While online auction sales of many individual engine components are down from the first and second quarter of 2007, one item has steadily risen throughout the year: complete engine packages.

In the first quarter, online auction sales of complete engine packages averaged $2,514,000, according to data from Terapeak, a developer of market-focused research software that monitors online sales and auctions. Sales then rose 3.6% in the second quarter thanks to a strong April that helped offset softer sales in May and June.

Through July and August, sales are up 2.1% over the second quarter.

The offerings are largely domestic, with Corvette, Viper, Mustang and even some NASCAR engine/transmission packages the most popular sellers, with smatterings of sport-compact (Honda, Dodge Neon) and diesel-truck combinations rounding out the top picks.

Do online sales tell us anything about how parts move across countertops from brick and mortar retailers? Maybe.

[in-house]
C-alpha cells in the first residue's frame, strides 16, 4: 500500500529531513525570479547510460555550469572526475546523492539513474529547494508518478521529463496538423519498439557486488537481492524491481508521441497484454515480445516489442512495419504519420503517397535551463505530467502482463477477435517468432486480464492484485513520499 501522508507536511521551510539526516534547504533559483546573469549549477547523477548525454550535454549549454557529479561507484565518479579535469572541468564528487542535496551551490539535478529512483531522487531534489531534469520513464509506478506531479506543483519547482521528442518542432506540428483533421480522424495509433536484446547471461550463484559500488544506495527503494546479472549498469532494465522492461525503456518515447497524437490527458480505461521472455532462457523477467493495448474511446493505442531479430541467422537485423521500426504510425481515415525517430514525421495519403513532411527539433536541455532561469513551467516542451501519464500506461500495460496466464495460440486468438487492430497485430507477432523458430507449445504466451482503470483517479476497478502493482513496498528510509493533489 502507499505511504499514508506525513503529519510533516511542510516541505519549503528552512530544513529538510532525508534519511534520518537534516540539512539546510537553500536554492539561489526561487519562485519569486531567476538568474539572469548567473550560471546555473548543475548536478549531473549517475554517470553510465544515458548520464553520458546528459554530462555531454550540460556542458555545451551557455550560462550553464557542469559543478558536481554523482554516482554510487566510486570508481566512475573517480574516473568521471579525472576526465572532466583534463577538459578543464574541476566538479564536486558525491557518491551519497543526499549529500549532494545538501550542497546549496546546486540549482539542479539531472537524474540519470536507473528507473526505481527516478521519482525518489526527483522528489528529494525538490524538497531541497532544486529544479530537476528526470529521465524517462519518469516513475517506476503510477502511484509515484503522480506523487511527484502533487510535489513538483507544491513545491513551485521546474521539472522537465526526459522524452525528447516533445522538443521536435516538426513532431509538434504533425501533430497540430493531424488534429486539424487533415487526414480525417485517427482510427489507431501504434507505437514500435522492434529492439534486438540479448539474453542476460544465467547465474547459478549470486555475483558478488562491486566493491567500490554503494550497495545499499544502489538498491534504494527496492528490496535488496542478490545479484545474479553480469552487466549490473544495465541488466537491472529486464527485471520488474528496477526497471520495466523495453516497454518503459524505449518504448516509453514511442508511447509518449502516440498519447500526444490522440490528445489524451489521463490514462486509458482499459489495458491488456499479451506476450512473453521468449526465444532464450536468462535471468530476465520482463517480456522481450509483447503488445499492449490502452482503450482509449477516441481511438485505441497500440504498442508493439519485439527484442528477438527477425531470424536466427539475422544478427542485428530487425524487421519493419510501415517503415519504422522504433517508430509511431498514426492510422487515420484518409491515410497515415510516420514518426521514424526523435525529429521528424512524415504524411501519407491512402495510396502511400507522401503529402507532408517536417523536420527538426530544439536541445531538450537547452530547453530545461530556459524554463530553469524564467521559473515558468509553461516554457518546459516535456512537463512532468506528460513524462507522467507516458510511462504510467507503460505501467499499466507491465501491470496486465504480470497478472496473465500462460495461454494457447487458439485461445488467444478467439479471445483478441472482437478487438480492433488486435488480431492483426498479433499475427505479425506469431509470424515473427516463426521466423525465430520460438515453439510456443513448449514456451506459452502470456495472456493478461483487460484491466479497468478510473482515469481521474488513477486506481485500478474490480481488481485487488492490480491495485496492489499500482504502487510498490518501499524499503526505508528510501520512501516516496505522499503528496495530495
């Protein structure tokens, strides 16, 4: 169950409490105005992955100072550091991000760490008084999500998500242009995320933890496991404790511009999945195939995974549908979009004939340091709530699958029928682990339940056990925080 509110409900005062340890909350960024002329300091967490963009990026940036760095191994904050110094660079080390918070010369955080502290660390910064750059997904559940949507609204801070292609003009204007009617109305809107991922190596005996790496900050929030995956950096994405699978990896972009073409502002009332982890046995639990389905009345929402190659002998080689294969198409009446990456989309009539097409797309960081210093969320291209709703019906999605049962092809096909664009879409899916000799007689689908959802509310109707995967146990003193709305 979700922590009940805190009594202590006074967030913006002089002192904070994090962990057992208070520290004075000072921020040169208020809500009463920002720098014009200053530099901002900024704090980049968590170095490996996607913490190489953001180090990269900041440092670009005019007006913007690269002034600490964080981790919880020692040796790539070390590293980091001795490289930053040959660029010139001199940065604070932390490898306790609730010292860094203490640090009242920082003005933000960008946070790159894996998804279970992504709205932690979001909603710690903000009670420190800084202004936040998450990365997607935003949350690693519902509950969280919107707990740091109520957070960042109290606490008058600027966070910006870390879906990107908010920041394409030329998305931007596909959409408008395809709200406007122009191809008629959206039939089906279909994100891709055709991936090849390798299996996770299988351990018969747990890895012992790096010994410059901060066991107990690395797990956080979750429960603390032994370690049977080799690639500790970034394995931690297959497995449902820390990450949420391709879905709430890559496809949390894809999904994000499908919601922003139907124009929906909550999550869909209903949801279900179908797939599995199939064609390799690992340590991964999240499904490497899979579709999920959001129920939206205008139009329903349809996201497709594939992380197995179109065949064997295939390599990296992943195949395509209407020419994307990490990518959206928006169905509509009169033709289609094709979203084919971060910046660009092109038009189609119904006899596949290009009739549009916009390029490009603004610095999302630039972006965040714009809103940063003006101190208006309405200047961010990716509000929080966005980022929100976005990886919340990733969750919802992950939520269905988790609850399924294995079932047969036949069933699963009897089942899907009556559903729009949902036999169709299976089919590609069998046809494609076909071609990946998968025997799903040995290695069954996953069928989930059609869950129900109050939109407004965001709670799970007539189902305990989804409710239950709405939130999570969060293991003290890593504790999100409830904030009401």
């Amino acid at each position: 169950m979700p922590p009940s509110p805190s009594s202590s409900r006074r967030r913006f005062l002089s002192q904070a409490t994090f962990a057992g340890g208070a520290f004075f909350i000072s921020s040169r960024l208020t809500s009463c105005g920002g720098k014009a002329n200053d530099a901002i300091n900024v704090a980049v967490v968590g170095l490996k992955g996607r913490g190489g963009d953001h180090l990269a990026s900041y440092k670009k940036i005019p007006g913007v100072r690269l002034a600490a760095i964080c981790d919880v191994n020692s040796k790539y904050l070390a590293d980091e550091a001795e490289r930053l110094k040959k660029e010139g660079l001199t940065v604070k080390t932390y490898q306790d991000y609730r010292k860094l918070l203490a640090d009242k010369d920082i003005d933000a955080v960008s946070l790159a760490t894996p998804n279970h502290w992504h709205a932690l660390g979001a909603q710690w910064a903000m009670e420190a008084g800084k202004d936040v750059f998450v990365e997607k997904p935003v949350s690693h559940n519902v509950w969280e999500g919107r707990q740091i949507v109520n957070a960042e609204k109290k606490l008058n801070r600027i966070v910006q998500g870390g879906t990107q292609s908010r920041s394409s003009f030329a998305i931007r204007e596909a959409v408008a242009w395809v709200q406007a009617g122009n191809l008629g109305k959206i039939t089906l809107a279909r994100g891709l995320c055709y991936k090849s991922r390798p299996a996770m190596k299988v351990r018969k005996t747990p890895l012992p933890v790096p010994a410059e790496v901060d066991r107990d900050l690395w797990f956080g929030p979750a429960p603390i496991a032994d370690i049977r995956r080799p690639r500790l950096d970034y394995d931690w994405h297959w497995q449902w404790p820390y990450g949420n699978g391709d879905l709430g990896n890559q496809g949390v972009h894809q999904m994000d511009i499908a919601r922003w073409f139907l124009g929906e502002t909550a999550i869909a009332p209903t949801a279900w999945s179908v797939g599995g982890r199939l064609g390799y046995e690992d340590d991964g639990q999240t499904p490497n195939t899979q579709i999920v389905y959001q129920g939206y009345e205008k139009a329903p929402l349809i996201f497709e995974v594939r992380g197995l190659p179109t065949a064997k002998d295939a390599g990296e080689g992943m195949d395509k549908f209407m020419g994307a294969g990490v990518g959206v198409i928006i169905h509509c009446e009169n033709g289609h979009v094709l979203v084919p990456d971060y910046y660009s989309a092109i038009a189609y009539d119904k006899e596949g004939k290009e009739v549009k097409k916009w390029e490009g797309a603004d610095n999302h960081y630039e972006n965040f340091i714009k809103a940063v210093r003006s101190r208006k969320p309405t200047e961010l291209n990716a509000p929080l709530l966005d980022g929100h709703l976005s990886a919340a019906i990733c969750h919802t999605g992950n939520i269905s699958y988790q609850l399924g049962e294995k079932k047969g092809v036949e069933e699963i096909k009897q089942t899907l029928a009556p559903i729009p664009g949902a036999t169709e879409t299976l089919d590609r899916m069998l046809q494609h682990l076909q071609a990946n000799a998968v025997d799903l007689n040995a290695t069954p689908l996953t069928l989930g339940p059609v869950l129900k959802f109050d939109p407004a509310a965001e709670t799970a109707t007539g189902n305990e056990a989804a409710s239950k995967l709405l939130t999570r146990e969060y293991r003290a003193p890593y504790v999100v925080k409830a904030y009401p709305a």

Patti Freeman Evans, a senior analyst who monitors the retail industry for JupiterResearch, explains that while online sales are only a fraction of actual retail transactions, the Internet is a key influencer in buying decisions.

"We see online retail plateauing at 10%–15% of total retail down the road—about double the penetration that catalogs ever got," Evans says.

She notes that as online commerce sites continue to develop more sophisticated tools to make purchasing easier and safer, some consumers will shift more of their wallet online.

"But that growth will really be organic, not dramatic. We look to the Internet to remain a highly influential channel for retailers to affect customer purchasing regardless of what channel the actual transaction occurs in."

Terapeak's Motors P&A Research provides sellers with access to comprehensive research on the past year of online auction data and allows users to get in-depth research reports on the competition and themselves. More at